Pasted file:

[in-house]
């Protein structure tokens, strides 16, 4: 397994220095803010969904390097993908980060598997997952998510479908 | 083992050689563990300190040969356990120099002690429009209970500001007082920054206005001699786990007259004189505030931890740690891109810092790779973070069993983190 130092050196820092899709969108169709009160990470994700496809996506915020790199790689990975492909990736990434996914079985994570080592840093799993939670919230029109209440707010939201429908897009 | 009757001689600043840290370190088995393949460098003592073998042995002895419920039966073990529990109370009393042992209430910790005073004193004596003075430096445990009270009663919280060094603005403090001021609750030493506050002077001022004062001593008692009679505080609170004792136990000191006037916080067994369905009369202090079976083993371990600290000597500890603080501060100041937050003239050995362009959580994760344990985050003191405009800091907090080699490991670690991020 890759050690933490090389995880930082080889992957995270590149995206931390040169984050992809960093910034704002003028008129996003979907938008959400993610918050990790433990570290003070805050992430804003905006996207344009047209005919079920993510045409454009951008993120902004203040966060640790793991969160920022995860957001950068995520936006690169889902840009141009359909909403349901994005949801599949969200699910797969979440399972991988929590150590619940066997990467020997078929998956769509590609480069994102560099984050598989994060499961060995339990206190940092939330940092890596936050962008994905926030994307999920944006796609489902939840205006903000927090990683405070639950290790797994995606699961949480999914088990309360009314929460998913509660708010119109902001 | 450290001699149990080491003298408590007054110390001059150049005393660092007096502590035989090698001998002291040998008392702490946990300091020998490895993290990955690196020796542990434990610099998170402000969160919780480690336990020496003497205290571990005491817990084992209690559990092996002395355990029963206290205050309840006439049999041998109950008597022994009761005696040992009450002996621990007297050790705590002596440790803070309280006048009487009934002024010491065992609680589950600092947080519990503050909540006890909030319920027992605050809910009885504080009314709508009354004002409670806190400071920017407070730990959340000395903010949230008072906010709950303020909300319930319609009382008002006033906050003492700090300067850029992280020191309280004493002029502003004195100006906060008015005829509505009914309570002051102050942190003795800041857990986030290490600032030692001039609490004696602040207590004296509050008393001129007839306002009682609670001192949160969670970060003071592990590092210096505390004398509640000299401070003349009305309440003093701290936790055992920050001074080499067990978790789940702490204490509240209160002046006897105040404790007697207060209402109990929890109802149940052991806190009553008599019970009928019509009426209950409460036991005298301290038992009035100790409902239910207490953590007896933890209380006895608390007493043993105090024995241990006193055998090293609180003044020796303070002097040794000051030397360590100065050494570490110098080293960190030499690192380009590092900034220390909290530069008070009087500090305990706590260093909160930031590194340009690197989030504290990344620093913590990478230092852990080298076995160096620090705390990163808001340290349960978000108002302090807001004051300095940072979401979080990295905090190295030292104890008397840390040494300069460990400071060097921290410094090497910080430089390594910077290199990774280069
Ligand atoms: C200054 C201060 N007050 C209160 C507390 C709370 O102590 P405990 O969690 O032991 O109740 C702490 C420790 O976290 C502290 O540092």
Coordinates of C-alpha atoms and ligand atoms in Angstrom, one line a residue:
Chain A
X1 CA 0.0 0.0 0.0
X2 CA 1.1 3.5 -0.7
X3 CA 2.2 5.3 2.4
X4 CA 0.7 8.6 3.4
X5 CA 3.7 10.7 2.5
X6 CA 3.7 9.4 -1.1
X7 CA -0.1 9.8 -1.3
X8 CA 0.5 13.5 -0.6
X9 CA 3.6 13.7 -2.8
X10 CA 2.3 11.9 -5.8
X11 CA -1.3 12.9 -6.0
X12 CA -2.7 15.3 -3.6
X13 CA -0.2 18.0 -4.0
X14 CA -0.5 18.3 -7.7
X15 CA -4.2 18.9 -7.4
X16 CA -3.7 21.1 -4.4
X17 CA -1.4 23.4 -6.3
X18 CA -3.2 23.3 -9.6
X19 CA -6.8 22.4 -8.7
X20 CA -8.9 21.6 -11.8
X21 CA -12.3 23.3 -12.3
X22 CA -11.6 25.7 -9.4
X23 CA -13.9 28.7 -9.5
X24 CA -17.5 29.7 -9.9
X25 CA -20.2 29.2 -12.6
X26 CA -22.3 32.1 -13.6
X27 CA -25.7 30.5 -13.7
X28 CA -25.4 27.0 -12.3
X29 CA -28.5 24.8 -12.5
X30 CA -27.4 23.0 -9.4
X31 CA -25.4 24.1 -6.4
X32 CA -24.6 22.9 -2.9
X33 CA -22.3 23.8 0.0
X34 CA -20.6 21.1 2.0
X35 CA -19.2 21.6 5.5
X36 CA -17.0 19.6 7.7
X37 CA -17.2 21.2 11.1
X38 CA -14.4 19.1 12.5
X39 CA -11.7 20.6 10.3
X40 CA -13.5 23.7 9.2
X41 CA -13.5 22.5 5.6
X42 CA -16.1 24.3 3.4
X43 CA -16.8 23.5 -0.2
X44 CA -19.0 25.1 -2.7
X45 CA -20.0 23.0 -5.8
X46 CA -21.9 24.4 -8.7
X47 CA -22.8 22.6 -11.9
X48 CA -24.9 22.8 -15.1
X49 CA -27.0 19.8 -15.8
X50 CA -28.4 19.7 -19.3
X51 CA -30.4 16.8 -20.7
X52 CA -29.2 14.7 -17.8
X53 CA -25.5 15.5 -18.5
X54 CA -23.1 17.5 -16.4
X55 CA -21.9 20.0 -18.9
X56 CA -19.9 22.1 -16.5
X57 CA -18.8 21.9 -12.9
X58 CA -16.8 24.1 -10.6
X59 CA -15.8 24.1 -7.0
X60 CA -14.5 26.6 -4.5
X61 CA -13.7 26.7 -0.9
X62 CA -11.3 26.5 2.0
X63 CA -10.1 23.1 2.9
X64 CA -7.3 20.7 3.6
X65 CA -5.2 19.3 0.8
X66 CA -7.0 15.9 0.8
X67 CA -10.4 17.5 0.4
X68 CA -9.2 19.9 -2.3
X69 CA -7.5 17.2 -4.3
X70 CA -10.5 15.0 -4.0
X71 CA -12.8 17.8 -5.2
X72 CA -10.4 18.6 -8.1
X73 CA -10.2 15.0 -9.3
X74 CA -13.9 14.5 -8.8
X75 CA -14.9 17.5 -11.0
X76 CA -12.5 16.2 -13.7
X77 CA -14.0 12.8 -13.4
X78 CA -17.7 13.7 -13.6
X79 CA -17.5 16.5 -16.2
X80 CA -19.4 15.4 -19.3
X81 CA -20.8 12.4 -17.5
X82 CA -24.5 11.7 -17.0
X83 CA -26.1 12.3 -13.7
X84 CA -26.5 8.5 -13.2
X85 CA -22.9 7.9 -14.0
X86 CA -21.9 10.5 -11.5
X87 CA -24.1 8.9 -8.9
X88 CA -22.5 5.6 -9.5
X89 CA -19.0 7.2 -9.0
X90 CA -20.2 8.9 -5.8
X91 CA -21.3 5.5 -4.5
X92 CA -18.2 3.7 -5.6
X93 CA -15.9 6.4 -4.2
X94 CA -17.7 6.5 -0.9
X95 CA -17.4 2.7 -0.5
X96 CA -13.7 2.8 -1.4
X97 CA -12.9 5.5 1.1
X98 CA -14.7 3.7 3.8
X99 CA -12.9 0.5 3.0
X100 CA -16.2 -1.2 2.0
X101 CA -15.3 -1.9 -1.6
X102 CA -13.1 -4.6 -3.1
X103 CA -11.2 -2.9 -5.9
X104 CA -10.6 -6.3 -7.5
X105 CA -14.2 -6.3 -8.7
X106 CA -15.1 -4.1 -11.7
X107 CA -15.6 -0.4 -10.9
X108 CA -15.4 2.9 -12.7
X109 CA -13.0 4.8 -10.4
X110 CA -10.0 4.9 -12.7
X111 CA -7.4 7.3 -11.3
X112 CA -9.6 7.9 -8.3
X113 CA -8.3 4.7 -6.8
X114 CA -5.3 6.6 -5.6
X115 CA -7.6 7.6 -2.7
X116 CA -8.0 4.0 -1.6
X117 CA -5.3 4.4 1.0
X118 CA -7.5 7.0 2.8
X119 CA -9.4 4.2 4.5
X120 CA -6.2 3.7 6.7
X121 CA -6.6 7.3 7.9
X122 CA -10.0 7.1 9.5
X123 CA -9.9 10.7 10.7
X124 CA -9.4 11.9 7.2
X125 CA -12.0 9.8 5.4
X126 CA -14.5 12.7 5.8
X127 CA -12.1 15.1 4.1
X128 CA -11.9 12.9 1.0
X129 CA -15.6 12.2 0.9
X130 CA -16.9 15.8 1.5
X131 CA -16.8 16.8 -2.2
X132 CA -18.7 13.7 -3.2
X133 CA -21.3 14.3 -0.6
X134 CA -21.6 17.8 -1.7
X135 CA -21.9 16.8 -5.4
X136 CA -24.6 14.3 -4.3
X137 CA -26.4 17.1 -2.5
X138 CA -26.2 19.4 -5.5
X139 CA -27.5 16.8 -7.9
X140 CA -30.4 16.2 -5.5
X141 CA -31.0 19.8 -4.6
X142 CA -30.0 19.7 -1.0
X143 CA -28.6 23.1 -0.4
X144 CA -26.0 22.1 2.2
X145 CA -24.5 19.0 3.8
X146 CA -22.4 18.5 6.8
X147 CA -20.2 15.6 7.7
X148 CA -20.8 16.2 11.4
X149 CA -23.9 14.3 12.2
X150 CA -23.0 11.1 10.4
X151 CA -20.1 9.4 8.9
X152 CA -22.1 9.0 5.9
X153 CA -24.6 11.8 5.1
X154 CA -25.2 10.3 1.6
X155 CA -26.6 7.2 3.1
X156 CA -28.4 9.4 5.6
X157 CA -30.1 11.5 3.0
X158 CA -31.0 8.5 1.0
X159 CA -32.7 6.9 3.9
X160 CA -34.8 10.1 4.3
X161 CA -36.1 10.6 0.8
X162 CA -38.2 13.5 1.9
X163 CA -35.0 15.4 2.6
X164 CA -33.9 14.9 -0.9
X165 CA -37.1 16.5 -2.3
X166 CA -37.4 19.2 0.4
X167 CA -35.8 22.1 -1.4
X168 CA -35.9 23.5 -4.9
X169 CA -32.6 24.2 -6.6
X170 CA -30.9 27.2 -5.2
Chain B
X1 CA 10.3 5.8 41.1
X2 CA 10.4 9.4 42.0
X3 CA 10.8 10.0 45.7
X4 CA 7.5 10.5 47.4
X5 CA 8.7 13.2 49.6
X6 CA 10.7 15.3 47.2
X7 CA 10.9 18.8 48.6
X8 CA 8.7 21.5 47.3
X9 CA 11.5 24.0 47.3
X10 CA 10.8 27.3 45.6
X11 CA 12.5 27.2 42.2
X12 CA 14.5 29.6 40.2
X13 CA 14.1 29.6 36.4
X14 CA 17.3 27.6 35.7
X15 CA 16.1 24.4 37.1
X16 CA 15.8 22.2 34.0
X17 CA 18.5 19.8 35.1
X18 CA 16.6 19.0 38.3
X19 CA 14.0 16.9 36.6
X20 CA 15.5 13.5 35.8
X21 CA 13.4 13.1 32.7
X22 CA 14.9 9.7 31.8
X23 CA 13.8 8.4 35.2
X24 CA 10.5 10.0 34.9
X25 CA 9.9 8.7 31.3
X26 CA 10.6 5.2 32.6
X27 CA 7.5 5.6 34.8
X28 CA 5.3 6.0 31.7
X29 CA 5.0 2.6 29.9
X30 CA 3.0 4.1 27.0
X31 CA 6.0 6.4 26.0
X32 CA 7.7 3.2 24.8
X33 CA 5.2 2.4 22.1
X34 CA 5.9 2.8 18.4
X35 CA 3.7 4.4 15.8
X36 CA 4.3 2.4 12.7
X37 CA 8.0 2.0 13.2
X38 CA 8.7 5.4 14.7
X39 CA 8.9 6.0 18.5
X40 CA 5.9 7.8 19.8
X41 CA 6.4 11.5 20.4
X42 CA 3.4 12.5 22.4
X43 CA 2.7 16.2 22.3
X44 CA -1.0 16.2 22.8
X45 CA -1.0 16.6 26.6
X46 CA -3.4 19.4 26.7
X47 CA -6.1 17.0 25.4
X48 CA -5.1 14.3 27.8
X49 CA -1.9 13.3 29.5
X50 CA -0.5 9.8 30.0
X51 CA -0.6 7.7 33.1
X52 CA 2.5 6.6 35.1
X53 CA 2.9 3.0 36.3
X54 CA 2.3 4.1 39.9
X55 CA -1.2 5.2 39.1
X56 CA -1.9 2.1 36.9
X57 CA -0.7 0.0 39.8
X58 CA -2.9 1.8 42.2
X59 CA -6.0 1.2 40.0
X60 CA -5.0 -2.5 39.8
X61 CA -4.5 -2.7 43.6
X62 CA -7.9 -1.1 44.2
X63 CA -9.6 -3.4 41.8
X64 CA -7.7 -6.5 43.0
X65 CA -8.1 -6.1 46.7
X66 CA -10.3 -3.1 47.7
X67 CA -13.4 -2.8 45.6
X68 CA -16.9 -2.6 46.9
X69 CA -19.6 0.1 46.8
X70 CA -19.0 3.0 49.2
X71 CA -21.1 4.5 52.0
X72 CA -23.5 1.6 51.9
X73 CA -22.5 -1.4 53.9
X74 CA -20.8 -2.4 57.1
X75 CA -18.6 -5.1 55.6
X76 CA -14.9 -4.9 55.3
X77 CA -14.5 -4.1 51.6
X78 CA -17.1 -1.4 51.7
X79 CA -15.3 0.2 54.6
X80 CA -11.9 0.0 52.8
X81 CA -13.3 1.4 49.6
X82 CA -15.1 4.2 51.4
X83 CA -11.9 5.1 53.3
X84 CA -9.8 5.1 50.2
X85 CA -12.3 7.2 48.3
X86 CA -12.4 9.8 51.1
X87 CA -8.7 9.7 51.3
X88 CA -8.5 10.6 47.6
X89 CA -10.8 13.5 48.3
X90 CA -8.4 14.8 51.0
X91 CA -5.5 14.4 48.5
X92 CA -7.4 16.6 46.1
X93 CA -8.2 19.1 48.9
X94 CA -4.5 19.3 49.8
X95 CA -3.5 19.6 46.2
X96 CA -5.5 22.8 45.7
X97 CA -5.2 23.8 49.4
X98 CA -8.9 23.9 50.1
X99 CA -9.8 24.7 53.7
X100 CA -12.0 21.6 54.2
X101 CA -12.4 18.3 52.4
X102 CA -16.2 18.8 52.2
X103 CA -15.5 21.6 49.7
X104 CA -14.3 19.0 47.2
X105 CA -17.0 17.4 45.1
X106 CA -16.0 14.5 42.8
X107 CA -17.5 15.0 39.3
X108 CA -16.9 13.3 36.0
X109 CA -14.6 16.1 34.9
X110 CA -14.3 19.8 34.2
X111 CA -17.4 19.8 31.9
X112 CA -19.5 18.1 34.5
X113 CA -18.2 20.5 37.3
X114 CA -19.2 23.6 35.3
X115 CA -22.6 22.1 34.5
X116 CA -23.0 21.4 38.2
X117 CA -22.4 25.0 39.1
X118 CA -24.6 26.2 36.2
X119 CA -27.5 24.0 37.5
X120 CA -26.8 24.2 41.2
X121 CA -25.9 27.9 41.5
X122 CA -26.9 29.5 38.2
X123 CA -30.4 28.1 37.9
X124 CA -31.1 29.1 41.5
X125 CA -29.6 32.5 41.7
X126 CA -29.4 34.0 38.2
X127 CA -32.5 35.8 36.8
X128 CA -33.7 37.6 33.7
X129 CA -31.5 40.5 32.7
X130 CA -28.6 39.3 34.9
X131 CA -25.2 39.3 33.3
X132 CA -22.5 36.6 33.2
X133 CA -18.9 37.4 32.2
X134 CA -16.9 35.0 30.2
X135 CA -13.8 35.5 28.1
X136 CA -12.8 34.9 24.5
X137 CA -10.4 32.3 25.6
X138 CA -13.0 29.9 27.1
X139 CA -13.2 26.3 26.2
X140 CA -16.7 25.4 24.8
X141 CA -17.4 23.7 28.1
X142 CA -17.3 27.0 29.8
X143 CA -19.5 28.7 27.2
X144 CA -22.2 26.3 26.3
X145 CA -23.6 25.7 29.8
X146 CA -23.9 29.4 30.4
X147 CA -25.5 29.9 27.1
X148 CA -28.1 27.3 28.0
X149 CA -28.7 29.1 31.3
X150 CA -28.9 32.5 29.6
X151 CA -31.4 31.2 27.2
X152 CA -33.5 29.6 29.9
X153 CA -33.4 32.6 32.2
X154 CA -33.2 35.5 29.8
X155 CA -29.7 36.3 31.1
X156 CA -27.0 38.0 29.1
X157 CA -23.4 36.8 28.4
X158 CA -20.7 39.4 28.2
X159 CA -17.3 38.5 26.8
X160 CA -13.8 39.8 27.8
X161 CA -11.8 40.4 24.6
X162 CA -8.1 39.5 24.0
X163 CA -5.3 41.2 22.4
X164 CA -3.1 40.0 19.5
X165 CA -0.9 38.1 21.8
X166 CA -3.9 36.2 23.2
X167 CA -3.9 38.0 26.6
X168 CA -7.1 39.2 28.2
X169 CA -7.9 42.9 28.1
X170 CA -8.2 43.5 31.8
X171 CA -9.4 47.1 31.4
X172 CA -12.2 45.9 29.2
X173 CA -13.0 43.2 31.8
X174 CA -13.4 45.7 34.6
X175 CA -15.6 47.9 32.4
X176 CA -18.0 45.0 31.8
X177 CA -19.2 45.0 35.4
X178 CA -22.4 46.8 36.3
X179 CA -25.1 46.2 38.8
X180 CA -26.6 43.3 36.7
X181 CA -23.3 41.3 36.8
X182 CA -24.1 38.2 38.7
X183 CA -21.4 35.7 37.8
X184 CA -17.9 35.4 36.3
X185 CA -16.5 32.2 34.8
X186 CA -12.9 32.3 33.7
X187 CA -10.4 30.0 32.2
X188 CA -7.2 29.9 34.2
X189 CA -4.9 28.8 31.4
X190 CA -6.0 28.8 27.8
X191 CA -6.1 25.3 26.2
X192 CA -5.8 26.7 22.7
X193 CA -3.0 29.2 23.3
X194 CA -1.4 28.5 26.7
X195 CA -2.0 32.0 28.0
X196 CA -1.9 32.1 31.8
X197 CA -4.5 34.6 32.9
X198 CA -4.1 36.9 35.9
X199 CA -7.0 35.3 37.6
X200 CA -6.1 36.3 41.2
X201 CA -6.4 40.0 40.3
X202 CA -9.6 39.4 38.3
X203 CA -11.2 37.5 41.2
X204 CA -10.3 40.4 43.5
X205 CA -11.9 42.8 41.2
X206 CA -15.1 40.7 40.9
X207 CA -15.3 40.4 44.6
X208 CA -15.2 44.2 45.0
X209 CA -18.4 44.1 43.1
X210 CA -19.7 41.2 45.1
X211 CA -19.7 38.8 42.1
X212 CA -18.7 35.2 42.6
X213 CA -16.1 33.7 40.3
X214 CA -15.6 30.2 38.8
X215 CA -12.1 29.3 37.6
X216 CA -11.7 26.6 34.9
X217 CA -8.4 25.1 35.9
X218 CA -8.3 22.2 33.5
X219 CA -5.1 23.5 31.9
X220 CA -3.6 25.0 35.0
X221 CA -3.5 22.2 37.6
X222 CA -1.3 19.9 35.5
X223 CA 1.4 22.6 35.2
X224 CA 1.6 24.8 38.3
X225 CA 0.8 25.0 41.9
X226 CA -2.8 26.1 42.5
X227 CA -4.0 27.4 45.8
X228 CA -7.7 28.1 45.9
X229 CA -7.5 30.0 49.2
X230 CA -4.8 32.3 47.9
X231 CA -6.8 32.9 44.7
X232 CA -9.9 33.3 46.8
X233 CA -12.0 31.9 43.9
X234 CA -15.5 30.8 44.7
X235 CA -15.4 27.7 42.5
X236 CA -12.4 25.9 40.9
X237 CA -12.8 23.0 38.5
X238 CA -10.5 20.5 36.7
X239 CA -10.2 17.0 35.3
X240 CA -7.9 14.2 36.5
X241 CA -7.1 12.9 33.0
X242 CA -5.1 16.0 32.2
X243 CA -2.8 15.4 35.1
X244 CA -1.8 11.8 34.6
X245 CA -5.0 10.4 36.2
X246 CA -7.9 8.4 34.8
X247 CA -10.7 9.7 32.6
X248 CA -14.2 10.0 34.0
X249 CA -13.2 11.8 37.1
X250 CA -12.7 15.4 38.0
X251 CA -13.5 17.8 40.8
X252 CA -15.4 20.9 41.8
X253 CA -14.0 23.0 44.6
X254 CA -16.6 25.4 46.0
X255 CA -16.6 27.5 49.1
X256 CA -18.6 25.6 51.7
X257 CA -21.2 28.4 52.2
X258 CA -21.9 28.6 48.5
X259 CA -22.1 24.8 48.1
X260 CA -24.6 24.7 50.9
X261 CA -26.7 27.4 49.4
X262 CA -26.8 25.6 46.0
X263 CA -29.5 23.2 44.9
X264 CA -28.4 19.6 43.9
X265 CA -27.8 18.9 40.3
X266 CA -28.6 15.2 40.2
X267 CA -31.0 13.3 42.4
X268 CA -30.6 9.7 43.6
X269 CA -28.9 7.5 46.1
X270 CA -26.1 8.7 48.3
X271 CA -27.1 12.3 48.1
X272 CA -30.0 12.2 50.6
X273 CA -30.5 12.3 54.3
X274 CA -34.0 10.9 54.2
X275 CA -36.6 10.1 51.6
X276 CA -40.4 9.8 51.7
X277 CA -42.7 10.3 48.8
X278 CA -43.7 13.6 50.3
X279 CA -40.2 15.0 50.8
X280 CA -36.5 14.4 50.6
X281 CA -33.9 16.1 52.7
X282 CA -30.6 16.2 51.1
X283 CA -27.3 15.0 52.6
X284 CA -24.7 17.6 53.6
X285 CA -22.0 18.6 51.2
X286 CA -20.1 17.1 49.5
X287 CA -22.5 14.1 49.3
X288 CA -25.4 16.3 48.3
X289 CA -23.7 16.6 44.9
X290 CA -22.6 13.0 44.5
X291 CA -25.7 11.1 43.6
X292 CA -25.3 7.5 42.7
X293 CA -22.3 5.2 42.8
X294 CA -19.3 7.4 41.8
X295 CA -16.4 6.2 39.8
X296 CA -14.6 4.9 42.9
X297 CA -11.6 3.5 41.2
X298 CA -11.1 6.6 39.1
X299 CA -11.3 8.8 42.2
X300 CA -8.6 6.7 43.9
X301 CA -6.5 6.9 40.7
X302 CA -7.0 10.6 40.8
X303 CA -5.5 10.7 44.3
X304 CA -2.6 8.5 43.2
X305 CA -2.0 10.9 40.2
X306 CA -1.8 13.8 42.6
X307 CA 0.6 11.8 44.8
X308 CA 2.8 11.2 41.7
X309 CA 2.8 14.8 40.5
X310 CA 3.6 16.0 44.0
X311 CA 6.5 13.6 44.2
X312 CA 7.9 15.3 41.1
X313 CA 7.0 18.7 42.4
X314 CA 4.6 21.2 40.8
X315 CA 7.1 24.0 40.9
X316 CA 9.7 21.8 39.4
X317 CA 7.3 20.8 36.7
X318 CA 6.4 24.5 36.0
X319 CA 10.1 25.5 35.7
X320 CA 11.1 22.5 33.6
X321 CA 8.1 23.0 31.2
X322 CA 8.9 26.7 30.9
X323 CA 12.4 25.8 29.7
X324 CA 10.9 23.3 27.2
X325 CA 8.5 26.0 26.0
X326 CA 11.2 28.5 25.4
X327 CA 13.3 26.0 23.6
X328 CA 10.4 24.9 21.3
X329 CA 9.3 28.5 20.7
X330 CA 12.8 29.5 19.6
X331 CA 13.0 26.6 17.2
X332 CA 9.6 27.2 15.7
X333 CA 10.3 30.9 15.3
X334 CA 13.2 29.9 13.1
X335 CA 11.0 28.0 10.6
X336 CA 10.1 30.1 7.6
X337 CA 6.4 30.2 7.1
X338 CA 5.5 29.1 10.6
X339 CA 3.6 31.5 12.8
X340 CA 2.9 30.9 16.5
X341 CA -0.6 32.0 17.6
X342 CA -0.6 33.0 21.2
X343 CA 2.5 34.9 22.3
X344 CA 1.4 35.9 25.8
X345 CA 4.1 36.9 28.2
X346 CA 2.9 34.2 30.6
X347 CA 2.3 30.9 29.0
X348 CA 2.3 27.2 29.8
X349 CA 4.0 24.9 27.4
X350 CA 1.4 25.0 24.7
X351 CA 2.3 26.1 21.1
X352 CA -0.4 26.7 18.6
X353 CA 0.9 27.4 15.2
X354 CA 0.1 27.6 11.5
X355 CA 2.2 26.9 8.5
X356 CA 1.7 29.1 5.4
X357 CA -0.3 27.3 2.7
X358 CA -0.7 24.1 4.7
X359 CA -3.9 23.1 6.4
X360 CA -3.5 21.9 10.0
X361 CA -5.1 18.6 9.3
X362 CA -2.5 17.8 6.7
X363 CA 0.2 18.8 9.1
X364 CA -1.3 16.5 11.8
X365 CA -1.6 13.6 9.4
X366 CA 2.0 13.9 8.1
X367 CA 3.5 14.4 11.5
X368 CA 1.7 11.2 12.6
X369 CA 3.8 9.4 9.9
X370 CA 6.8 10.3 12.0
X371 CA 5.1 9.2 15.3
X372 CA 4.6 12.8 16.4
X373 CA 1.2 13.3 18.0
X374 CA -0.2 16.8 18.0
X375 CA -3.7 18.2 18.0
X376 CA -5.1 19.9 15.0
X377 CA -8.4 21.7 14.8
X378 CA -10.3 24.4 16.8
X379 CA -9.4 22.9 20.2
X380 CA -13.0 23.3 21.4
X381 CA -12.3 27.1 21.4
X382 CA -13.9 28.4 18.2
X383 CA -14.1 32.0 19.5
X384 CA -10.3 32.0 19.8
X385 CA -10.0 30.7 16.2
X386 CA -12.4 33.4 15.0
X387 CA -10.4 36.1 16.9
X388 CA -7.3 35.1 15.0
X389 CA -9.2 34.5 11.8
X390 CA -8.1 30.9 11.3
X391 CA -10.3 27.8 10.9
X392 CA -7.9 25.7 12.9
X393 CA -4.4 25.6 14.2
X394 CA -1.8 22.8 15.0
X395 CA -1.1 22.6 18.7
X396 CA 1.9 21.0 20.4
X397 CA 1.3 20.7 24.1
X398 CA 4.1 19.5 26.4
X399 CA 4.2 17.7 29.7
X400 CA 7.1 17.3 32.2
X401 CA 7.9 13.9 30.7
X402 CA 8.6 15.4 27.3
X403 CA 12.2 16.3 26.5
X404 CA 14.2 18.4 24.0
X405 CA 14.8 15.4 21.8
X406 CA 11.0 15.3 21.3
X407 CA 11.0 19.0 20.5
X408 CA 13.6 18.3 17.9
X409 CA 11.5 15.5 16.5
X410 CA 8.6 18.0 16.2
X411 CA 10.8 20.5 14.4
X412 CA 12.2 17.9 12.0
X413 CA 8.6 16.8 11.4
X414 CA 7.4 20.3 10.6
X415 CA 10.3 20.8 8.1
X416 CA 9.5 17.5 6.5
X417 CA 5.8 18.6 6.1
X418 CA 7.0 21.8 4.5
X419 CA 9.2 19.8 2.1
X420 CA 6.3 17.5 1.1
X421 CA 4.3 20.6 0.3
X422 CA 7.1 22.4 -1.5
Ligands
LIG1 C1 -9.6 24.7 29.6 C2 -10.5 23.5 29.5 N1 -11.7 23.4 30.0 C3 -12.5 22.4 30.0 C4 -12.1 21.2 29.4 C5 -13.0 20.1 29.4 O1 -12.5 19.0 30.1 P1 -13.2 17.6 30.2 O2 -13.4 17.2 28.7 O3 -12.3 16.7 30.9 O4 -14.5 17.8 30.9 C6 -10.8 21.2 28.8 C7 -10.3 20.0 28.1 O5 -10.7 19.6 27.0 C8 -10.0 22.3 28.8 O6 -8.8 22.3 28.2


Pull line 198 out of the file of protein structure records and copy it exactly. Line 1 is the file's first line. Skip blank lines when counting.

X22 CA 14.9 9.7 31.8